Día programs at libraries
Chicago Public Library, Roosevelt Branch, Illinois
As the parents of three young children (4,5 and 8) it was important for us to find a program that could complement the literacy efforts our children were receiving at school. Our drive, however, was beyond educational: We had a deep desire to create lifelong readers. We believe that a deep love of reading will give our children something invaluable, allowing them to dream boundless dreams, create without limits, and explore with a deeper level of curiosity. In addition, we wanted their exploration to be culturally relevant, allowing them to foster connections that traditional education often overlooks. The Dia program...allowed us to do all of the above. We participated in every session, and were overjoyed with the results.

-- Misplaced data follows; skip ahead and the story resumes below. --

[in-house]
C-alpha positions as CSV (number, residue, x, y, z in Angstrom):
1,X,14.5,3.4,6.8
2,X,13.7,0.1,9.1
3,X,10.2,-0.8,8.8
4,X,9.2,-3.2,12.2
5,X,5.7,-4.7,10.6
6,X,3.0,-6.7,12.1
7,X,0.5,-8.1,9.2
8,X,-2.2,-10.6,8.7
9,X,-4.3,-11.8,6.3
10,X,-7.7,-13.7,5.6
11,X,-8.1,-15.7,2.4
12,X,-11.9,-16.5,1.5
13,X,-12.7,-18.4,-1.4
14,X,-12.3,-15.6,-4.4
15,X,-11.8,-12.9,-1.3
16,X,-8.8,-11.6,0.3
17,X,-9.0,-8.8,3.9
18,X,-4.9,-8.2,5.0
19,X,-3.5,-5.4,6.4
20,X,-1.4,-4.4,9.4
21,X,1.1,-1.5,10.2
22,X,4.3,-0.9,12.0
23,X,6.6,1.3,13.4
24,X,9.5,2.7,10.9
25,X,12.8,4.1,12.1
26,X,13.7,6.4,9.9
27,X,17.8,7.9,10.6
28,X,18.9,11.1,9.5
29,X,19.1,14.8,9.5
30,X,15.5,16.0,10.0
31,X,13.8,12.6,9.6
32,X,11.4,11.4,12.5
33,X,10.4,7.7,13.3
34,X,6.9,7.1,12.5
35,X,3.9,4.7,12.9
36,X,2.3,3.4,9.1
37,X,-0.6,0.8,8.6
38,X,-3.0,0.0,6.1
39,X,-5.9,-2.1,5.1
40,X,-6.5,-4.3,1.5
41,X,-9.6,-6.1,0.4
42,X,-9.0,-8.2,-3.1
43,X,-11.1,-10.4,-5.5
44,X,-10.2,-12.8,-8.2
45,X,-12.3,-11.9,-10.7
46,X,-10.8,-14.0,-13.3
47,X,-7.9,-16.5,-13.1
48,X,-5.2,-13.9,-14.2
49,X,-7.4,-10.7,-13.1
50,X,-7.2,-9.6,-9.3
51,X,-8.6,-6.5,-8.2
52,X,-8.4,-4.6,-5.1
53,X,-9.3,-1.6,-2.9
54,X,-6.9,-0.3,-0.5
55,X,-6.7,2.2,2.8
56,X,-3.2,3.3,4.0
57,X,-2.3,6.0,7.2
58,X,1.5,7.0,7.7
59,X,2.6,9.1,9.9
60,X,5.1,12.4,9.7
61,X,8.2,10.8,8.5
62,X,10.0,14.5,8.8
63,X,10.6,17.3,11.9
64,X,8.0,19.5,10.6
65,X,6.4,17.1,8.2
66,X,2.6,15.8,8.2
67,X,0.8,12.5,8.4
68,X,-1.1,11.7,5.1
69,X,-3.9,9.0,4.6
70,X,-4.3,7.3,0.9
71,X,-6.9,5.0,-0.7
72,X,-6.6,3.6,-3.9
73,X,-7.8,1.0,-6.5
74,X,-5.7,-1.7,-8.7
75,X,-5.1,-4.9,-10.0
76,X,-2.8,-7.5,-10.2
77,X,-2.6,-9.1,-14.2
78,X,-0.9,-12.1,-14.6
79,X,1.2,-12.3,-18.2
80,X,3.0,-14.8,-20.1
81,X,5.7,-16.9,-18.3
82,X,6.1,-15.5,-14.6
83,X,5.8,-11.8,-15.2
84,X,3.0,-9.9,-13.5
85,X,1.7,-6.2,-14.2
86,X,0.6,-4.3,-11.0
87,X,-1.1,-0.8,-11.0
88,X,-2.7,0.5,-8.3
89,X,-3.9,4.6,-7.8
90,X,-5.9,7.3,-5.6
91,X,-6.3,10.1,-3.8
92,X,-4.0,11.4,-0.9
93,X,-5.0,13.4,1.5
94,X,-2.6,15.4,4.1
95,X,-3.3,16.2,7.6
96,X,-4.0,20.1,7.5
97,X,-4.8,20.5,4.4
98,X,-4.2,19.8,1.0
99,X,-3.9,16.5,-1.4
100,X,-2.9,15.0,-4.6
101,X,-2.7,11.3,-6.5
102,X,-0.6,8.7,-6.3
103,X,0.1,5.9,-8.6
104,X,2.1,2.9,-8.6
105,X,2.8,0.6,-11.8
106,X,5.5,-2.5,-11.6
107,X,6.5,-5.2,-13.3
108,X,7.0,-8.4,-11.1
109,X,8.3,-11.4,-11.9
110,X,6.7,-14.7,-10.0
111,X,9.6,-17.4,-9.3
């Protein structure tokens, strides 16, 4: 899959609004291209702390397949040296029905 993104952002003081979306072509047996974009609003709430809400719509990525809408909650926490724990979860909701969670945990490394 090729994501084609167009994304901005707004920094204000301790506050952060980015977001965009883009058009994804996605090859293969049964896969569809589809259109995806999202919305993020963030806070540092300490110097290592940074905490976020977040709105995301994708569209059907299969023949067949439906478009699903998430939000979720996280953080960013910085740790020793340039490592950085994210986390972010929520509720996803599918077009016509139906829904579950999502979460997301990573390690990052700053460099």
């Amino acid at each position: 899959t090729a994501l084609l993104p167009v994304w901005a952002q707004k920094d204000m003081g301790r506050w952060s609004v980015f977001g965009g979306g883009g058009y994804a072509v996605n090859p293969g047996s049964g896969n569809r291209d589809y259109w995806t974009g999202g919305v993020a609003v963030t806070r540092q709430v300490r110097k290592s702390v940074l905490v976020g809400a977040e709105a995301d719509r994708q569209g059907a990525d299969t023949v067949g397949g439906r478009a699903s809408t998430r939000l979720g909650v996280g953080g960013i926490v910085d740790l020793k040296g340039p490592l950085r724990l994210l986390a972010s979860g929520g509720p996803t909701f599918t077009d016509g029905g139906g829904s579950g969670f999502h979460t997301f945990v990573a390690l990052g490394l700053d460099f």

I truly believe that the impact of the program is immeasurable. We now have children who are not only deeply engaged in reading but also in love with their local library. "Let's go to the library!" gets the same reaction as "Let's get ice cream!"... their excitement and joy spills over. But, it's the quiet moments when we feel the true impacts of the program. When our eight year old, pulls a chain up to our front window, opens her book and is lost in the richness of the pages in front of her, or when our four year old crawls into bed with us, his favorite book in hand, asking us to read someone else's dreams to him before he has his own. Those are the moment that we sought without truly knowing it, and that is why the impact and the value of the Dia program is immeasurable.
East Branch Irving Public Library, Texas